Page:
Coronavirus: Matt Hancock pledges to test every care home resident by ‘early June’

Matt Hancock pledges to test every care home resident and staff member in England for coronavirus by ‘early June’ amid growing scandal over death toll after ONS figures show 23,000 extra deaths this year

  • Health Secretary said every care home resident will be tested by ‘early June’
  • He said Government measures meant almost two thirds of homes had no cases
  • Comes amid growing pressure on ministers over handling of crisis in care homes
  • Data shows 12,526 care home deaths from March 2 to May 1 were Covid linked
  • Here’s how to help people impacted by Covid-19

Matt Hancock today pledged to test every care home resident and staff member in England for coronavirus by ‘early June’ amid a growing scandal over the number of elderly people dying from the disease. 

Office for National Statistics data released today showed between March 2 and May 1 there were 12,526 deaths in care homes where Covid-19 was mentioned on the death certificate.

Meanwhile, the overall number of deaths of care home residents in England and Wales from December 28 to May 1 this year was 73,180 – some 23,136 more than in the same period last year. Once the Covid-linked deaths are taken into account that means there are more than 10,000 unexplained excess deaths in the period.   

The Government is under growing pressure to do more to keep the most vulnerable in society safe and the Health Secretary today confirmed £600 million of new funding to stop the spread in care homes. 

He also said the Government’s approach so far had meant that almost two thirds of care homes have not recorded any cases of coronavirus.

Matt Hancock today pledged to test every care home resident and staff member for coronavirus in England by ‘early June’

The testing pledge came two days after Boris Johnson was skewered by Sir Keir Starmer at PMQs over the issue.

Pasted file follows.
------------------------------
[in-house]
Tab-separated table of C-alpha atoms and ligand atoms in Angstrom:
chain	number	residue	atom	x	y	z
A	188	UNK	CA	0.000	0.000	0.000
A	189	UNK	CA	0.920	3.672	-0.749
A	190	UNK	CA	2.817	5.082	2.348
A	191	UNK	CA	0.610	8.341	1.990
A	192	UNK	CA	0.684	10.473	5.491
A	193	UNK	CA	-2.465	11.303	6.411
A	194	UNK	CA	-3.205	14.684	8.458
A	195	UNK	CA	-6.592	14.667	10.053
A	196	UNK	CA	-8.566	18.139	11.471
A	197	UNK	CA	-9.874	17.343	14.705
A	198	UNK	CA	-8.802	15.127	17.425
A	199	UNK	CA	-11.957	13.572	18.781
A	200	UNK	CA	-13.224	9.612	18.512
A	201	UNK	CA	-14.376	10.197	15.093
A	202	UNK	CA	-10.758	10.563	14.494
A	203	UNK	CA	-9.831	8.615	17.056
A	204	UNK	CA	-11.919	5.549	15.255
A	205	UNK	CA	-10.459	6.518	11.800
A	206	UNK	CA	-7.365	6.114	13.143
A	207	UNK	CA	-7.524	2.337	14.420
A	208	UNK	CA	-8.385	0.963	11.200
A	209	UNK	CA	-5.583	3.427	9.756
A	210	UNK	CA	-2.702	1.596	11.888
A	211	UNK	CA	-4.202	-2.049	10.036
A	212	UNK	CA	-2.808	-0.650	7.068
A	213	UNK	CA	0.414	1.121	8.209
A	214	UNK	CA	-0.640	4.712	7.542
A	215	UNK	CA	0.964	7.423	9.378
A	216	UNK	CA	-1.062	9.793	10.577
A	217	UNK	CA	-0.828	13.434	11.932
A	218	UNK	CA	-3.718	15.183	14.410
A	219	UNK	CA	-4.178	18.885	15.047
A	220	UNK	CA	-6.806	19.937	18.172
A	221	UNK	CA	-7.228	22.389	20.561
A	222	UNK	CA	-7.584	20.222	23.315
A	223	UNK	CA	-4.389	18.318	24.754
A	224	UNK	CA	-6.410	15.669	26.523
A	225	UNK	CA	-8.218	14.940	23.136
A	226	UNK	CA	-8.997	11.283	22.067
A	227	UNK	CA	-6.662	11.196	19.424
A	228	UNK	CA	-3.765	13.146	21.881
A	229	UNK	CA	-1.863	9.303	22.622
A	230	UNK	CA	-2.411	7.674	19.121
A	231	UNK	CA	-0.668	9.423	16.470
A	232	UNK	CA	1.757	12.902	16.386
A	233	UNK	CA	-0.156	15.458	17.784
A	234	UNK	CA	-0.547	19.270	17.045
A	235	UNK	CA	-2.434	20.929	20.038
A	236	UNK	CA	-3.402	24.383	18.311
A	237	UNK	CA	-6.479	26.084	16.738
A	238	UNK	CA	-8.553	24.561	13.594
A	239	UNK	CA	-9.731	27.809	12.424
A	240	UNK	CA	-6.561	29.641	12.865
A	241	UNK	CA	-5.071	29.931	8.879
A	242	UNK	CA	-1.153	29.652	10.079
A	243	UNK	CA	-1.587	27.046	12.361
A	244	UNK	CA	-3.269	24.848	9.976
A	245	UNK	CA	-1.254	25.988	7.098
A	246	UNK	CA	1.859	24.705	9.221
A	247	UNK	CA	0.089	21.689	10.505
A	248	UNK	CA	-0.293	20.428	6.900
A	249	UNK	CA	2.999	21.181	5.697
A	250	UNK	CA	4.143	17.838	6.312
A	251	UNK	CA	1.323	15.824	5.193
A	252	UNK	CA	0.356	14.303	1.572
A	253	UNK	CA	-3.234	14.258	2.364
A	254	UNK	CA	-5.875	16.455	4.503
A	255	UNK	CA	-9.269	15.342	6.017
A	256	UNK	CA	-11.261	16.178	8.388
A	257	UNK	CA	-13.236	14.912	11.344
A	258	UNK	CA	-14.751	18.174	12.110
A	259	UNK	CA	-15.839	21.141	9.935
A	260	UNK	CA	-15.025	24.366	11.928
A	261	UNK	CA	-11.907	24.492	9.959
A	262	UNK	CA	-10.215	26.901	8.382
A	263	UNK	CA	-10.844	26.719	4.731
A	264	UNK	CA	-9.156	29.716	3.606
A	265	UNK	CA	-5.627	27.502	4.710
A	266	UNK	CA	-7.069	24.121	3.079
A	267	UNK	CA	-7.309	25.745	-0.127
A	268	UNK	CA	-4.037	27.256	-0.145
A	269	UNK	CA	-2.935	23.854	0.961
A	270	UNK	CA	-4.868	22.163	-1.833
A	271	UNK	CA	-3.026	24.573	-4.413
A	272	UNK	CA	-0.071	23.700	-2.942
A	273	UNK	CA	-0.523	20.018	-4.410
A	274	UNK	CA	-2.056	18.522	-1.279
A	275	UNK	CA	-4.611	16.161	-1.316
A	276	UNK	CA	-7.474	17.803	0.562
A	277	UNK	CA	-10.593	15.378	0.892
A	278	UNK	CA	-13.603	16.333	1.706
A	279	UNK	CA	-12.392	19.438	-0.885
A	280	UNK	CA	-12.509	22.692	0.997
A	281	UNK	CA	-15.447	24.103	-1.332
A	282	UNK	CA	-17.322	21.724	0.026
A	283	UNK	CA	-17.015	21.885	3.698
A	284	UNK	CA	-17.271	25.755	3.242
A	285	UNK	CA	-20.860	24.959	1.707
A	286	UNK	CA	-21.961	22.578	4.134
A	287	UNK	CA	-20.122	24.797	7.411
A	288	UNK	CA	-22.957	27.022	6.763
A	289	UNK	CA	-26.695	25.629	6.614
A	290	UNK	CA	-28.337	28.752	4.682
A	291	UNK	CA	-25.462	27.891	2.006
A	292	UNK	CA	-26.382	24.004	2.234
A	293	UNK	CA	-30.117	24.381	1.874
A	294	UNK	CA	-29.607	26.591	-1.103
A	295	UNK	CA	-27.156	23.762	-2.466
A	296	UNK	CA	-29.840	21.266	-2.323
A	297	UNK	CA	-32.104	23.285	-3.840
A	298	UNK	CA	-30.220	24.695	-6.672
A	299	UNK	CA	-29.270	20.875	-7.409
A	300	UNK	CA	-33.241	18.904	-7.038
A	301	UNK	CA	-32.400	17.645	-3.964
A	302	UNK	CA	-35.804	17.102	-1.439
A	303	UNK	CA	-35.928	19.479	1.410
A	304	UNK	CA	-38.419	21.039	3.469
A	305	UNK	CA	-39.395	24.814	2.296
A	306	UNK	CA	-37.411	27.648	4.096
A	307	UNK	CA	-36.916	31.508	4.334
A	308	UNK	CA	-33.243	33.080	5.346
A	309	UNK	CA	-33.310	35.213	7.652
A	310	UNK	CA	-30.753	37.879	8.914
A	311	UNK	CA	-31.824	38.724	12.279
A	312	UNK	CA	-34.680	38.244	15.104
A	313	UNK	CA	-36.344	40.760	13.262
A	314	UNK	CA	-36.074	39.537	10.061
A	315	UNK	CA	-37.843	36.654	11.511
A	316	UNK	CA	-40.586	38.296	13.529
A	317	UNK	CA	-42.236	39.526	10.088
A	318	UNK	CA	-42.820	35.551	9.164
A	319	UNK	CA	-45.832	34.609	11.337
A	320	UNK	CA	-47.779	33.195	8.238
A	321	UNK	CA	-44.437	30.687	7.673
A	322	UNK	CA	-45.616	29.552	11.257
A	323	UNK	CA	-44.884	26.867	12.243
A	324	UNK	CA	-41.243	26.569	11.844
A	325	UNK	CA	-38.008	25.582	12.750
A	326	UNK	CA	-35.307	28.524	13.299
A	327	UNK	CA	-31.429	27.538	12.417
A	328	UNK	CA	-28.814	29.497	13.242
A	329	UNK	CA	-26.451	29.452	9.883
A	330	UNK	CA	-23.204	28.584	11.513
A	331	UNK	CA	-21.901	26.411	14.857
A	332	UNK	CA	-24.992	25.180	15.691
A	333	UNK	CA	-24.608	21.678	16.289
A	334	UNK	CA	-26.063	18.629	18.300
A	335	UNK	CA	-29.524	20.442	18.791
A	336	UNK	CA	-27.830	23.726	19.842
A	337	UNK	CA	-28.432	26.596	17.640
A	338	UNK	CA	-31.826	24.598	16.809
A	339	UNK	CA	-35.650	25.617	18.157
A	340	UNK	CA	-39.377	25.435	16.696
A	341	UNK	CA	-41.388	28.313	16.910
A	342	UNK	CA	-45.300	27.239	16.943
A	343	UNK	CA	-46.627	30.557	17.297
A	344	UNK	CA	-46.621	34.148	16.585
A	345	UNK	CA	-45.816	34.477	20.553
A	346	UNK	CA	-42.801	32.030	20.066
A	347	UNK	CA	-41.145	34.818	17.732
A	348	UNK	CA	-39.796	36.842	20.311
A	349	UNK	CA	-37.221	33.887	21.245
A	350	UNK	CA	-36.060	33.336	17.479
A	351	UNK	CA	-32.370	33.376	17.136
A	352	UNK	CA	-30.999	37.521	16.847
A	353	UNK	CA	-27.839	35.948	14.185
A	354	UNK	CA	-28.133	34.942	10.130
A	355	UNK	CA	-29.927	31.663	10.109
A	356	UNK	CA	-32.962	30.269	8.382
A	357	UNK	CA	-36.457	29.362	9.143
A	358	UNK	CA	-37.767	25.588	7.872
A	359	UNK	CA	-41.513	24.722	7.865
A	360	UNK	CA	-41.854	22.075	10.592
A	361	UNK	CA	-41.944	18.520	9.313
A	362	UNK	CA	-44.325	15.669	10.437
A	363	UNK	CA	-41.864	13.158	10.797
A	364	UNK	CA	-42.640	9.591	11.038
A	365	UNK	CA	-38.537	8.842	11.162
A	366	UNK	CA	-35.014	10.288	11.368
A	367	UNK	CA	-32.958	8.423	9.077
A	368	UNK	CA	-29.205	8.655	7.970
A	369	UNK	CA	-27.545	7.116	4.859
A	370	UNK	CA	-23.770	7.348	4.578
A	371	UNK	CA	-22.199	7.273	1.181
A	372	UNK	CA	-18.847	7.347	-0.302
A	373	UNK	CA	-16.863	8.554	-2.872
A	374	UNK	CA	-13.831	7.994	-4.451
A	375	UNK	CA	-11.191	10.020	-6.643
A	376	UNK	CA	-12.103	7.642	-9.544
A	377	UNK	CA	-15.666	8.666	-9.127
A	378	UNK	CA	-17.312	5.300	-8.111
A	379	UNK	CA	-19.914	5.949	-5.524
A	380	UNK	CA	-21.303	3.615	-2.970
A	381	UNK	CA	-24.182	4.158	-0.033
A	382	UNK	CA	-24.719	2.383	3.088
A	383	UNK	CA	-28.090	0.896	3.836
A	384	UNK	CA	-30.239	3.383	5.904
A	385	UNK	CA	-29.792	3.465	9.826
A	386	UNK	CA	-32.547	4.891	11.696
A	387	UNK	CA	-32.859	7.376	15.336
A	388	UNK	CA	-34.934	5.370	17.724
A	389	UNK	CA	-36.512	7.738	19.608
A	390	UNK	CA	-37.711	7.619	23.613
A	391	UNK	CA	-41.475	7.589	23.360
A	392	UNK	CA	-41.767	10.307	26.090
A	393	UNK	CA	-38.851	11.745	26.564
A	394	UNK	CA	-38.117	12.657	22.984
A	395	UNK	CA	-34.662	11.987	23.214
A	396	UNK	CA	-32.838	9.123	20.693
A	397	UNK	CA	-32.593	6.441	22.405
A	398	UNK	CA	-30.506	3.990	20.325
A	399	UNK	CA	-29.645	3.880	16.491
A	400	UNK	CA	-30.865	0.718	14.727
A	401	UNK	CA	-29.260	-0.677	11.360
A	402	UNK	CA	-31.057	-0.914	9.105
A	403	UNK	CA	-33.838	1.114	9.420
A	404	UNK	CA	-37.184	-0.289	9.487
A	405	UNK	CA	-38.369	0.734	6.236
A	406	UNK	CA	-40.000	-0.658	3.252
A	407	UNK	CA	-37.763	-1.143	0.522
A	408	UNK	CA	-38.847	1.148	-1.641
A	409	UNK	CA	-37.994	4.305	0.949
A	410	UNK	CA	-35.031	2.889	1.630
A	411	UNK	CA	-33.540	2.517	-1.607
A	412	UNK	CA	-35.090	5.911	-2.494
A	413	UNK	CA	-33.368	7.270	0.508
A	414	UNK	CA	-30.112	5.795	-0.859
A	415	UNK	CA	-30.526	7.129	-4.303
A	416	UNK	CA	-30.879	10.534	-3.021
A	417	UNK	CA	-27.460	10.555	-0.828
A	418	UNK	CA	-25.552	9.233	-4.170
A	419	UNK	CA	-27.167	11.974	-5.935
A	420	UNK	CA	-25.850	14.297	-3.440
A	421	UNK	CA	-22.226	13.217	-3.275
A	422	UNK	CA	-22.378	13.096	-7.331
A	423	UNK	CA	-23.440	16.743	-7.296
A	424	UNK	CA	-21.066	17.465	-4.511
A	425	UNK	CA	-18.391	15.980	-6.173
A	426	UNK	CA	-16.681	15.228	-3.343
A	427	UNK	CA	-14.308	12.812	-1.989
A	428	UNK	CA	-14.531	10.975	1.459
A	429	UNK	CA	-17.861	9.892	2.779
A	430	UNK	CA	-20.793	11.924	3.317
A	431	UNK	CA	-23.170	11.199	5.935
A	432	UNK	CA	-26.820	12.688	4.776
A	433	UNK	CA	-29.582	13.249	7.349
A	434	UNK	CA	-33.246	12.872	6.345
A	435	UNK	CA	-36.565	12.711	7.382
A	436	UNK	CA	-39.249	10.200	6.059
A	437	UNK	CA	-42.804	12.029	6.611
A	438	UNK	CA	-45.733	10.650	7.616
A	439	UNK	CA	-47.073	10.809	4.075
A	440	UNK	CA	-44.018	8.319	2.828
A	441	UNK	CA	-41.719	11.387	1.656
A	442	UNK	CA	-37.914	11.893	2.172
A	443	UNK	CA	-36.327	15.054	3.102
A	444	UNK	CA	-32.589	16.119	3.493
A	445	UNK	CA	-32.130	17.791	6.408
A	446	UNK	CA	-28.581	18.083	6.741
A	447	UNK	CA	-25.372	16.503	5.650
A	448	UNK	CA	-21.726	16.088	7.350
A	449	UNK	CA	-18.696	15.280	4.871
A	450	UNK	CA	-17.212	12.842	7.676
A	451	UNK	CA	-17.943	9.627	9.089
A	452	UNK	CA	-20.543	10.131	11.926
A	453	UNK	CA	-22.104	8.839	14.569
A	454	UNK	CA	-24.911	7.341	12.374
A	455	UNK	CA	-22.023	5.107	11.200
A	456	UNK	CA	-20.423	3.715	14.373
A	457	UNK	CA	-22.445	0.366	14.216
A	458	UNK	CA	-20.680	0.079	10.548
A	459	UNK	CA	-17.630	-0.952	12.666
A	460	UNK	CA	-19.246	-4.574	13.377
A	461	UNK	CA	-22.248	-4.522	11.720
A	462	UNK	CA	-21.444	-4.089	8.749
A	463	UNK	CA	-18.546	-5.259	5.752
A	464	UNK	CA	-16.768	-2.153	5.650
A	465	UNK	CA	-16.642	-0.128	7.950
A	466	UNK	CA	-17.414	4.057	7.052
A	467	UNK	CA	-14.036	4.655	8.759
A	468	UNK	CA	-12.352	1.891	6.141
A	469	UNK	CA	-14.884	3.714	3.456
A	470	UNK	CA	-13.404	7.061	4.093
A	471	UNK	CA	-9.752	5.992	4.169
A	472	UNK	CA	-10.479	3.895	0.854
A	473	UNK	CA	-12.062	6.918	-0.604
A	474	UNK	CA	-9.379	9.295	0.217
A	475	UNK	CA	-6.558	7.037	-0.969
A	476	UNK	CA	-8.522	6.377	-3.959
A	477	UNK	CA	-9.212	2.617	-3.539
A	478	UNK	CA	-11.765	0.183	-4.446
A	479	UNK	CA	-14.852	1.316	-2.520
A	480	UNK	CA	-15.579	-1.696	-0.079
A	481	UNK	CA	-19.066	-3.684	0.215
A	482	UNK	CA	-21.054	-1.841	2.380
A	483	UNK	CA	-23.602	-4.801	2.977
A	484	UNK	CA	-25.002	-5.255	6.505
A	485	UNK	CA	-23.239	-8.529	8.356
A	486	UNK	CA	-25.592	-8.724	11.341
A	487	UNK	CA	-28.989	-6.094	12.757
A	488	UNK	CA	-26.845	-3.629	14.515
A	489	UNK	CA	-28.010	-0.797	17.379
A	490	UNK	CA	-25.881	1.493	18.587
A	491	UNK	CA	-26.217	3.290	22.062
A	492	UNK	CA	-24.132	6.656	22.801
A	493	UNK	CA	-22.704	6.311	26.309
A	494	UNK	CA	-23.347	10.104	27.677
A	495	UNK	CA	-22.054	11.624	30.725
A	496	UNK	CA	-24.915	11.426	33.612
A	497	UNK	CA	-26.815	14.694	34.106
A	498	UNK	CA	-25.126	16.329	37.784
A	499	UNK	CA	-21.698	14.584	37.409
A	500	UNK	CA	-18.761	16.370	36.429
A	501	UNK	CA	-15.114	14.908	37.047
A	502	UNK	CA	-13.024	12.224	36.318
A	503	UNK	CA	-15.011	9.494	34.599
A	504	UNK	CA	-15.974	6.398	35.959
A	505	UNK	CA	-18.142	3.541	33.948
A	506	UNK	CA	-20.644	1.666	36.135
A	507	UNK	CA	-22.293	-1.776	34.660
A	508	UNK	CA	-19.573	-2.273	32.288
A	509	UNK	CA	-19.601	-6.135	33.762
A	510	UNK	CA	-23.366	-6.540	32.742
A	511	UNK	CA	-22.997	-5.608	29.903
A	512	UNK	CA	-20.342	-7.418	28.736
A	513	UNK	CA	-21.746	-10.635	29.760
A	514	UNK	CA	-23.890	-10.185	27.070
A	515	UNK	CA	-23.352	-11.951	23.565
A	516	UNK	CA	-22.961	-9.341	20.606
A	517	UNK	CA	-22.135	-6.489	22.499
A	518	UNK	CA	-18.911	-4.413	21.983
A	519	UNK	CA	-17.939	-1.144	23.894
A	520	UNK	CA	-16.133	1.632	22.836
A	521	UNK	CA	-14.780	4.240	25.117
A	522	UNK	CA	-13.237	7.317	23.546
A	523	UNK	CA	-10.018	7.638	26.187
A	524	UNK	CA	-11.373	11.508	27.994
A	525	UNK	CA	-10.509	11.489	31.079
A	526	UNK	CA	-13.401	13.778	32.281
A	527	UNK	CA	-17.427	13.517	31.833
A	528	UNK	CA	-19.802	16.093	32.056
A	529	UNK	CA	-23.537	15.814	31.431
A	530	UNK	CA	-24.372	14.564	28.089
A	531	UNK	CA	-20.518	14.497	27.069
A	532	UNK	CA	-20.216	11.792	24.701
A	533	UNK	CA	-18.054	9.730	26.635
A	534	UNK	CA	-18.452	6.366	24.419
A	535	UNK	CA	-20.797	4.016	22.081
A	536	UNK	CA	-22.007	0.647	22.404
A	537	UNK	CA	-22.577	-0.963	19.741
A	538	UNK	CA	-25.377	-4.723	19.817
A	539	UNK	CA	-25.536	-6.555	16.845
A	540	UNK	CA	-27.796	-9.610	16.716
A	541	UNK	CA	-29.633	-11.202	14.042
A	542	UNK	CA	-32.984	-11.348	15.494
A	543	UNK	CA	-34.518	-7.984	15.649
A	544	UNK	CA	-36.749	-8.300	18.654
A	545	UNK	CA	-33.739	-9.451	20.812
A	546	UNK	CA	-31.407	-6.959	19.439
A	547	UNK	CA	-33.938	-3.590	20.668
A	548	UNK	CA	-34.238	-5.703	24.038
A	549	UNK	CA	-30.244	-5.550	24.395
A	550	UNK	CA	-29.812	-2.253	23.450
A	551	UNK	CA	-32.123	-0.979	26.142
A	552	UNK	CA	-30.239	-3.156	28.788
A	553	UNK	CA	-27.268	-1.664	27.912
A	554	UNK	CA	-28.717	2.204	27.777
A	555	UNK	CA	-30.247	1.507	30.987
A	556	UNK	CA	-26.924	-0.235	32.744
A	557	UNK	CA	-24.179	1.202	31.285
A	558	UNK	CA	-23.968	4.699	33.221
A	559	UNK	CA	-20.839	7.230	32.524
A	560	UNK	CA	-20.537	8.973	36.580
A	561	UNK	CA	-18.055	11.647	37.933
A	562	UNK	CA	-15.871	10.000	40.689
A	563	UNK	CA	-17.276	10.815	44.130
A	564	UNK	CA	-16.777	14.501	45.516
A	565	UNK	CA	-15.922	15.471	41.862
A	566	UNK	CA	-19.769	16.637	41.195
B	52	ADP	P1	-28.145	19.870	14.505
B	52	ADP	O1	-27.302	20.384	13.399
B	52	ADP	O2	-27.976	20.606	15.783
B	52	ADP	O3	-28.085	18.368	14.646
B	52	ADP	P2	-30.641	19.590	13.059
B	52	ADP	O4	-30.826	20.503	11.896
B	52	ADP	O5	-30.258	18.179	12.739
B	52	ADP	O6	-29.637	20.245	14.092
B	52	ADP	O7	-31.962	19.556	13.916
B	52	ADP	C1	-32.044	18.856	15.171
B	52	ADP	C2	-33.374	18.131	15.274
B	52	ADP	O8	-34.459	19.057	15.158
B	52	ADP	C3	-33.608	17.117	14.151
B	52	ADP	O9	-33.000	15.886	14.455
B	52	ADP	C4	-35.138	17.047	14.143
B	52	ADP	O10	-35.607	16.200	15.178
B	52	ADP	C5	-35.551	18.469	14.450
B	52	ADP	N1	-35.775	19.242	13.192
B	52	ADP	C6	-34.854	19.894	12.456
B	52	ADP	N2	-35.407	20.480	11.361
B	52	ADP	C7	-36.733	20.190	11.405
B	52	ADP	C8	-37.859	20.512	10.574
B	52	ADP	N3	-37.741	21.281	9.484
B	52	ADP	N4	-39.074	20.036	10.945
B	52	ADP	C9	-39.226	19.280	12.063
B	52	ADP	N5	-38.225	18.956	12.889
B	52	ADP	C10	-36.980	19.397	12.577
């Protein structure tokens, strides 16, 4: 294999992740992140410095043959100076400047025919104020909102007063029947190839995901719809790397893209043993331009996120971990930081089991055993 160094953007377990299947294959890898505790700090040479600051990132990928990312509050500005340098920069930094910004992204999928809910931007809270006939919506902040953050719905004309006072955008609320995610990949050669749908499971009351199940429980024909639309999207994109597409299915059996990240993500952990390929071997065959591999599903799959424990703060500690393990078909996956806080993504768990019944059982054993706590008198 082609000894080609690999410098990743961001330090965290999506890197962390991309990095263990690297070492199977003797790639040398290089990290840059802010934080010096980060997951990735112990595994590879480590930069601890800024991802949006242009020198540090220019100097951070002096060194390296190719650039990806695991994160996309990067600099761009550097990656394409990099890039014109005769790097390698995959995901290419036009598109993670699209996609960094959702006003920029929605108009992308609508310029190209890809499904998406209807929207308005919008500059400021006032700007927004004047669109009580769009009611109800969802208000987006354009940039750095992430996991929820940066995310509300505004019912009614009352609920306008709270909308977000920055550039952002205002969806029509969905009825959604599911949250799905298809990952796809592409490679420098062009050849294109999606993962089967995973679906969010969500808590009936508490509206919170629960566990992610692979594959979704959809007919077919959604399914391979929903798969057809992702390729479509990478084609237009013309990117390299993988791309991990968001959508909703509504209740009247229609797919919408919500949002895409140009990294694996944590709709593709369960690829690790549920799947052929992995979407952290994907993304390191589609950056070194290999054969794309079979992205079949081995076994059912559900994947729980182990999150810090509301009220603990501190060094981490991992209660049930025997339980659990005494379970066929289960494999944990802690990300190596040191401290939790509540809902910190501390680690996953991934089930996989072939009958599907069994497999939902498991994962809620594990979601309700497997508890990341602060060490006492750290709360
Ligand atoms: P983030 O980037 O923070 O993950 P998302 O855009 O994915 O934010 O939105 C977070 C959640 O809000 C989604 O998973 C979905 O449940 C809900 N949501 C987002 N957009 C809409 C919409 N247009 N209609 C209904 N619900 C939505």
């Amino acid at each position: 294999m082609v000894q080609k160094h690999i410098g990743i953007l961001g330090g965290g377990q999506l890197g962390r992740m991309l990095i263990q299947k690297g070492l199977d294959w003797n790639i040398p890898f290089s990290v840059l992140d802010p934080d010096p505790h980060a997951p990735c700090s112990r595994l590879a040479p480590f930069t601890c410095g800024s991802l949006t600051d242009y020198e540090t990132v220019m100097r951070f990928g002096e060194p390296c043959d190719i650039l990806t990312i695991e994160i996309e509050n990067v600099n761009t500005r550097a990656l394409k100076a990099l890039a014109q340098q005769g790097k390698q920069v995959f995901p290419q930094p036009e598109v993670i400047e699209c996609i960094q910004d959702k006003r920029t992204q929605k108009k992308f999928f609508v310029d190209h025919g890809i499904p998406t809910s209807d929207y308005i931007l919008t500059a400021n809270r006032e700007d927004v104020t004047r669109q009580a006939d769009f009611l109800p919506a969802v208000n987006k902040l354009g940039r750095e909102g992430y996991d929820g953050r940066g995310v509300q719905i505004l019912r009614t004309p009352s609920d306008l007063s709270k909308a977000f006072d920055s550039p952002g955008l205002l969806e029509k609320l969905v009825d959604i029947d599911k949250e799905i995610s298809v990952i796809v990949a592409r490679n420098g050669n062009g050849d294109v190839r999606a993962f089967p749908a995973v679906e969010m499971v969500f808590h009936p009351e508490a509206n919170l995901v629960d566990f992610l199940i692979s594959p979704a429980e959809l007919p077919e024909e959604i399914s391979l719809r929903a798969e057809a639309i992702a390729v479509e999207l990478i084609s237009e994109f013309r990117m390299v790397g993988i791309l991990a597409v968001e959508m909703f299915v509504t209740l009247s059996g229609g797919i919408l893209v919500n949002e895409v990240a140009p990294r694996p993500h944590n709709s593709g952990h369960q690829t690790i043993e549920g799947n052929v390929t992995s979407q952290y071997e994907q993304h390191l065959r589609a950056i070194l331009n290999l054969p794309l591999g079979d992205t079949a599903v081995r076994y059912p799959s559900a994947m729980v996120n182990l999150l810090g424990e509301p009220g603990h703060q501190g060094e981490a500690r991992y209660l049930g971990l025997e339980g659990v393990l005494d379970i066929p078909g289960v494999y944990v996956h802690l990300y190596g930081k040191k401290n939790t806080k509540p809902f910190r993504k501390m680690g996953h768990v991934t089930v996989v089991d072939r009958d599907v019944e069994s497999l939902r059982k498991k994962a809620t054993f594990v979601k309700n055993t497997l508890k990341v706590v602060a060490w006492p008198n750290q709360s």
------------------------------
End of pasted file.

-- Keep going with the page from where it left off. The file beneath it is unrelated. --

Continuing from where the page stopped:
The Labour leader accused the PM of misleading the House of Commons after he denied the Government had previously said the virus was unlikely to break out in care homes.

Speaking at the daily Downing Street press conference, Mr Hancock said: ‘We have put extra infection control procedures in place and prioritised testing in care homes. 

‘We test any resident returning to a care home from hospital and all residents with symptoms and all social care colleagues and members of their households if they have symptoms. 

‘Together, these measures have saved lives and protected 64 per cent of care homes, almost two thirds, from having any coronavirus cases at all. 

‘And where there are cases we have taken extra measures to protect measures and staff with local public health officials playing such a critical role. 

‘Now we have capacity for well over 100,000 tests a day we are extending testing coverage still further. 

‘All care home residents and staff in England, both those with symptoms and those without, are now being tested. 

‘And in fact we will test every resident and every member of staff in our elderly care homes in England between now and early June.’ 

Mr Hancock said care home managers will be able to apply online for testing kits to be sent to their location. 

He also confirmed that a £600 million Infection Control Fund has been introduced to tackle the spread of coronavirus in care homes. 

The money is being sent to councils to hand out but it has been ring-fenced so that it must be spent on social care. 

It will be used by care homes to help cover the costs of implementing measures to reduce the transmission of coronavirus.  

There were 45,899 deaths of care home residents recorded between March 2 and May 1 of which 12,526 (27 per cent) were linked to Covid-19.   

Ministers have been repeatedly grilled in recent weeks over the action they have taken to shield care homes from the disease. 

Sir Keir ambushed Mr Johnson at PMQs on Wednesday as he quoted official guidance which had been in place until March 12 – well after coronavirus had started being transmitted in the UK.

In a section on face masks, the Public Health England advice to the care sector said: ‘It remains very unlikely that people receiving care in a care home or the community will become infected.’ 

Sir Keir said it showed the Government had been ‘too slow to protect people in care homes’.

Mr Johnson replied that ‘it wasn’t true’ to say the advice said that. He later accused Sir Keir of quoting selectively from the guidance.